Speaking of Chitown goaltenders, does the name Al Rollins mean anything to you? Didn’t think so. Well, he tended goal for Chicago in 1953-54. The Blackhawks occupied the cellar in the NHL that season. They won just 12 of 70 assignments, missing the playoffs by a whopping 43 points. Rollins’ 3.23 goals-against average was worst in the league. Guess who was NHL MVP. Yup, Al Rollins. So don’t tell me Connor McDavid shouldn’t be considered for the Hart Trophy simply because his Oilers teammates suck and didn’t qualify for this spring’s Stanley Cup tournament. History records that numerous outriders have been MVP, in all leagues. Andre (Hawk) Dawson, for example, was MVP on a Major League Baseball bottom-feeder. Ditto Alex Rodriguez. Here’s a partial list of non-playoff MVPs: Kareem Abdul-Jabbar, Los Angeles Lakers,1975-76; Larry Walker, Colorado Rockies, 1997; Barry Bonds, San Francisco Giants, 2001, 2004; Alex Rodriguez, Texas Rangers, 2003; Ryan Howard, Philadelphia Phillies, 2006; Albert Puhols, St. Louis Cardinals, 2008; O.J. Simpson, Buffalo Bills, 1973; Johnny Unitas, Baltimore Colts, 1967; Andre Dawson, Chicago Cubs, 1987; Bryce Harper, Washington Nationals, 2015; Giancarlo Stanton, Miami Marlins, 2017; Mike Trout, Los Angeles Angels, 2016; Robin Yount, Milwaukee Brewers, 1989; Cal Ripken, Baltimore Orioles, 1991; Ernie Banks, Chicago Cubs, 1958-59; Mario Lemieux, Pittsburgh Penguins, 1987-88; Andy Bathgate, New York Rangers, 1958-59.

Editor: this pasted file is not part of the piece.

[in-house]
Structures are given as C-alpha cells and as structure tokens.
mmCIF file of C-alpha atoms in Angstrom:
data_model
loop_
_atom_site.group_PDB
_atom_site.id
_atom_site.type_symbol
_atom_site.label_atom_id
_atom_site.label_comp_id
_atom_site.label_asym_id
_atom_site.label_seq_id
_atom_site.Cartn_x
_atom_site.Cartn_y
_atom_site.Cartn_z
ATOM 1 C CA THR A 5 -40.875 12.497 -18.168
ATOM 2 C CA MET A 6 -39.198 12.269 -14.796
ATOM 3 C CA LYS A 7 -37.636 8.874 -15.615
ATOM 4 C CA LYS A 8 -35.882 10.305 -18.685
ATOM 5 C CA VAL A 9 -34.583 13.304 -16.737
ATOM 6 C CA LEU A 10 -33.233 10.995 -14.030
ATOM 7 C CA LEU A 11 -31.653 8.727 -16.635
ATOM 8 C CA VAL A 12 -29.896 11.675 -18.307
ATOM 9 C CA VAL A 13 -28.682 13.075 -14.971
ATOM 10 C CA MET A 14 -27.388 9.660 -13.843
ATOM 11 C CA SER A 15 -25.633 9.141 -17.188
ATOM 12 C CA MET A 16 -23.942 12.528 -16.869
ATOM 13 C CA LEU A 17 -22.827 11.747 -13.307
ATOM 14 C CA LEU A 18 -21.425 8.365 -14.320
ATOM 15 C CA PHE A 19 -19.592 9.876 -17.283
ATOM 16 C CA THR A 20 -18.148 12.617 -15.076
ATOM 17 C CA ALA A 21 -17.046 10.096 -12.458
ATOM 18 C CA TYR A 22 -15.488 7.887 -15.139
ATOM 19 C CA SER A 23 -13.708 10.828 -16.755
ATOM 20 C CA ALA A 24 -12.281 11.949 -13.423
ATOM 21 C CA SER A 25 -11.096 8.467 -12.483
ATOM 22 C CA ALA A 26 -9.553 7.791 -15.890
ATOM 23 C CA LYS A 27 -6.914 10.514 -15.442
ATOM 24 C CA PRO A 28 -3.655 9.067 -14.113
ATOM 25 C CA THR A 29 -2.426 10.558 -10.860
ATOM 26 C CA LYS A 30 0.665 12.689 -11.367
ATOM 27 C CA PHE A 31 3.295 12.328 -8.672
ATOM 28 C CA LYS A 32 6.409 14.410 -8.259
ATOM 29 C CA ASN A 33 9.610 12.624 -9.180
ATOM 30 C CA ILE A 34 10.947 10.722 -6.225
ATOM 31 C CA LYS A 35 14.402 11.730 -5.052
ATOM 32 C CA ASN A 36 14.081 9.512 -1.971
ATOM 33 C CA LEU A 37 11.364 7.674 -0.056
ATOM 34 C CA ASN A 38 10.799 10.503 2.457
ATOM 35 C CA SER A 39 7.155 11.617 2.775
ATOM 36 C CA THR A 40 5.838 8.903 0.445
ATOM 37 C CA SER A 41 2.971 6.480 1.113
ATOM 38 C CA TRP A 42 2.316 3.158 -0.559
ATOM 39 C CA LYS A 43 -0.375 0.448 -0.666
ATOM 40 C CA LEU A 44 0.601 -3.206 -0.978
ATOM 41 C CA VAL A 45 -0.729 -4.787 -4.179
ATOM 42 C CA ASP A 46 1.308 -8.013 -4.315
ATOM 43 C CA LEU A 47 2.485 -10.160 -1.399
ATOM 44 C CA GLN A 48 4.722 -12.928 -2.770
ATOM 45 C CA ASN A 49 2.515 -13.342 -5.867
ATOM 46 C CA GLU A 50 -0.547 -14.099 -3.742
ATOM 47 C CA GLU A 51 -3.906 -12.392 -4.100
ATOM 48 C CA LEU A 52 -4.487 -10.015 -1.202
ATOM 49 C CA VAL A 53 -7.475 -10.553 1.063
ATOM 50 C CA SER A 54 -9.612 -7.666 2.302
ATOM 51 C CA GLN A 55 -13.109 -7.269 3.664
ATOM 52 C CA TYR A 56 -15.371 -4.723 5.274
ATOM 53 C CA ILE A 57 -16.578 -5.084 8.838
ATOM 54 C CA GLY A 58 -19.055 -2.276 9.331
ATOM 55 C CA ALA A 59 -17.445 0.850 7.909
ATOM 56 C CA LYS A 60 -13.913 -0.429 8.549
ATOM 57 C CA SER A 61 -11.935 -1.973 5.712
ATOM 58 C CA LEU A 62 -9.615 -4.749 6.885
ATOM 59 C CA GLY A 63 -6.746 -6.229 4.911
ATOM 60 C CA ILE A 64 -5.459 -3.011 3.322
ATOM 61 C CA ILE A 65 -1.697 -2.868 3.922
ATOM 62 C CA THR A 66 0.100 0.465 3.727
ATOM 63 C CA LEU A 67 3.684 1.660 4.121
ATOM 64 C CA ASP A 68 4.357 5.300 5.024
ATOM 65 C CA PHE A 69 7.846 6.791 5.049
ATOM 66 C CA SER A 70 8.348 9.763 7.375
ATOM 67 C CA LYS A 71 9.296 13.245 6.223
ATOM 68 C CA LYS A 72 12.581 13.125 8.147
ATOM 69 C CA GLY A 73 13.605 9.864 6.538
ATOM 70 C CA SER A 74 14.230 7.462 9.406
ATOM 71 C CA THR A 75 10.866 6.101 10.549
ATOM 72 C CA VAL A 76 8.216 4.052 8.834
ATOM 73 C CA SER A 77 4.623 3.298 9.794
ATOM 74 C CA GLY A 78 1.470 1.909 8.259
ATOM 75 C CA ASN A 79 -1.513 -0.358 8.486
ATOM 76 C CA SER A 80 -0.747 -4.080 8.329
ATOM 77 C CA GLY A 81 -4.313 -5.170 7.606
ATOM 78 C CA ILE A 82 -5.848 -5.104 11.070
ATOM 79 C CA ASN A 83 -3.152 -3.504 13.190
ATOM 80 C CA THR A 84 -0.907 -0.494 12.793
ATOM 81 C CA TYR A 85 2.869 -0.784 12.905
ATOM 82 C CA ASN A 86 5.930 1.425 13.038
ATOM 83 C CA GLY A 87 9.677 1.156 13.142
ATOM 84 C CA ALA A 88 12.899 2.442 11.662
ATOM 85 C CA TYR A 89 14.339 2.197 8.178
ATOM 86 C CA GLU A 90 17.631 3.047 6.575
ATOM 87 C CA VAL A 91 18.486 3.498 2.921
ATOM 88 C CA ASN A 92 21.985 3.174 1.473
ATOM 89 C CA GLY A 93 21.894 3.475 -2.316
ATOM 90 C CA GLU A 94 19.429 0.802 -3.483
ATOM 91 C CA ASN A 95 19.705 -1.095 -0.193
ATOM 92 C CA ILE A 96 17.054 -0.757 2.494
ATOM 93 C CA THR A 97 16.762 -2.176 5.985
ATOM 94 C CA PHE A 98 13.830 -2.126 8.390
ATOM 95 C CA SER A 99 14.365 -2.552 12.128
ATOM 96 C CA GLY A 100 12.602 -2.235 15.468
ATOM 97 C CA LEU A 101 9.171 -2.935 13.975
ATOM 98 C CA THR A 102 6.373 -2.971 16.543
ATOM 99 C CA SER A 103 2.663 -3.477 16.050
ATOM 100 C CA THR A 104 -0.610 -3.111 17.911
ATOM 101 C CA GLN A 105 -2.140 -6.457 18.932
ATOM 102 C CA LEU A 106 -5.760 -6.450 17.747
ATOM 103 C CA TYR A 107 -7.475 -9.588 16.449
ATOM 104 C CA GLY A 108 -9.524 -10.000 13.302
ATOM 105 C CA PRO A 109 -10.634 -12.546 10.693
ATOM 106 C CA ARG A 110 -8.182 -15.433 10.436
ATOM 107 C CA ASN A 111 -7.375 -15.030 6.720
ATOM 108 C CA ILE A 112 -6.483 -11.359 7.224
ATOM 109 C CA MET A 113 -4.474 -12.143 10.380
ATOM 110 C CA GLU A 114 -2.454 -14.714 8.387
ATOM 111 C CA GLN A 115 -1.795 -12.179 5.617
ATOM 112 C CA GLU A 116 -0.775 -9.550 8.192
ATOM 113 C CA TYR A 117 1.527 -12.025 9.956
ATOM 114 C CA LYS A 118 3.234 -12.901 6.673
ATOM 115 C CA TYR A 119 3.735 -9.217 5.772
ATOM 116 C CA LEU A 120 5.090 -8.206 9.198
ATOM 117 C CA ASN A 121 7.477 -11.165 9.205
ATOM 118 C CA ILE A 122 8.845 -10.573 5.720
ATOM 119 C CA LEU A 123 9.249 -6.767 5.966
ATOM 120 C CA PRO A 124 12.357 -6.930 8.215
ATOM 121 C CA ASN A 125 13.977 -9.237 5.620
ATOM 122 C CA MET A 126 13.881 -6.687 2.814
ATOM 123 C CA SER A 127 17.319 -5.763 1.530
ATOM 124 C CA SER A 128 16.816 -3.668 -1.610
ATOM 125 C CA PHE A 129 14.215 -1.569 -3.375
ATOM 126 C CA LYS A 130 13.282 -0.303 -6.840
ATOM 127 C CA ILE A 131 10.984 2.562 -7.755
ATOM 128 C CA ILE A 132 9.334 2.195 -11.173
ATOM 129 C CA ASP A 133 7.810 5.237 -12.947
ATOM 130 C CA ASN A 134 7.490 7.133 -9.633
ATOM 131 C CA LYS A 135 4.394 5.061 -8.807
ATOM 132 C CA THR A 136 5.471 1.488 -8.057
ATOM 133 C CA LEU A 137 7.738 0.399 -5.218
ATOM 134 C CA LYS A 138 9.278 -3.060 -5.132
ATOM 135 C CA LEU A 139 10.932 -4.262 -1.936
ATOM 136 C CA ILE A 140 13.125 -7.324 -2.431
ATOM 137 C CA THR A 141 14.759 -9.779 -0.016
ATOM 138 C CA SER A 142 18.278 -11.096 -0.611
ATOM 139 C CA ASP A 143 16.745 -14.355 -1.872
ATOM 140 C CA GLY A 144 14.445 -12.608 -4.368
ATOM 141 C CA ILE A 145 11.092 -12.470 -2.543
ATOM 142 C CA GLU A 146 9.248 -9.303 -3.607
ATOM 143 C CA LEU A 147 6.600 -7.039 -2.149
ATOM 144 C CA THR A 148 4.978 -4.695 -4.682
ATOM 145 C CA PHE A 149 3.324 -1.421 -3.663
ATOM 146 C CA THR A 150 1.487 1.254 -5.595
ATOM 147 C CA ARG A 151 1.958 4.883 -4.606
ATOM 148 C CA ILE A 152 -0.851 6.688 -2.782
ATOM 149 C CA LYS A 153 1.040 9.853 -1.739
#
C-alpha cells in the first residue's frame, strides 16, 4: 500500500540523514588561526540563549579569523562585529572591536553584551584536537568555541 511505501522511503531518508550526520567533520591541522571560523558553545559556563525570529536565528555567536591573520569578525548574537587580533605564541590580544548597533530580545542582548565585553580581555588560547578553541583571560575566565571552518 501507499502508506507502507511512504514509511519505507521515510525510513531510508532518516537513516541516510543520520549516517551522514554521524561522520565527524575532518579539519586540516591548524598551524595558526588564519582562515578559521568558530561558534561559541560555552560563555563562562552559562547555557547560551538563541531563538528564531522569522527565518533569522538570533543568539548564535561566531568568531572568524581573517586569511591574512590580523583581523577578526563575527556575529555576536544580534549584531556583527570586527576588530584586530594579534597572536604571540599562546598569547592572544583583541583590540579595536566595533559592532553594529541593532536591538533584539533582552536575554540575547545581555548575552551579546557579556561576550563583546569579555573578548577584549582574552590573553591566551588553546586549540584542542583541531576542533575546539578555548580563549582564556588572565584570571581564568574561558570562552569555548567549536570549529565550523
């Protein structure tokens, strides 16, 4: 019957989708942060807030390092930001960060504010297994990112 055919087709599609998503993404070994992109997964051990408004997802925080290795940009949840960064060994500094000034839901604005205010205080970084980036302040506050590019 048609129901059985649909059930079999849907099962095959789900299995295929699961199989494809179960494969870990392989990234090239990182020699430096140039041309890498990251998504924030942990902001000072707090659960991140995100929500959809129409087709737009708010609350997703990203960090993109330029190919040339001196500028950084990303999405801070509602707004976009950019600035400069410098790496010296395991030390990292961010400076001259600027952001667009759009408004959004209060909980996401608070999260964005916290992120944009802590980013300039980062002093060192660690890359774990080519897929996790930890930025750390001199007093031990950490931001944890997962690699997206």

If I had a vote, I’d be inclined to give serious consideration to Brad Marchand as MVP in the NHL, because the Boston Bruins would be in Nowheresville without him. But I’d have to hold my nose if I included him on my ballot, because he’s a skunk. A total dweeb. People say Marchand plays “with an edge,” but I disagree. He plays dirty. He’s also a diver. Ultimately, I’d have his name on my ballot, but not at the top. I’d put Nathan MacKinnon and his 93 points/11 game-winning goals for the Colorado Avalanche first, followed by McDavid. Yup, possibly two non-playoff participants one-two. I’d have Blake Wheeler of les Jets third (he plays an honest game as opposed to Marchand’s shenanigans), then Sidney Crosby (Evgeni Malkin has marginally better numbers, but Sid the Kid still makes the Pittsburgh Penguins tick) and Marchand.

I’m not a hoops fan. Never have been. But it’s boffo that Victoria’s Steve Nash will be inducted into the Basketball Hall of Fame, in part because he was a two-time National Basketball Association most valuable player. Mind you, his former sidekick with the Phoenix Suns, Shaquille O’Neal, figures Nash’s two MVP awards were a rob job. “(I should have won) three, easily. (I should have won) the two that Steve Nash got over me. It pisses me off. (Nash) knows,” Shaq once told SI.com. Get over it, Shaq.

How unusual, also refreshing, to hear an all-female broadcast team work a hockey game. Sportsnet pulled it off with Leah Hextall handling the play-by-play, Cassie Campbell-Pascall providing the backup vocals in the booth, and Nikki Reyes standing at rink-side for the Clarkson Cup, the Canadian Women’s Hockey League title match between the Markham Thunder and Kunlun Red Star. Wonder how long it will be before we hear three women working an NHL game? No doubt the very thought will make a lot of men cringe and feel like they’ve been gelded. Well, it’ll happen one day. Deal with it, boys.

Le Grand Orange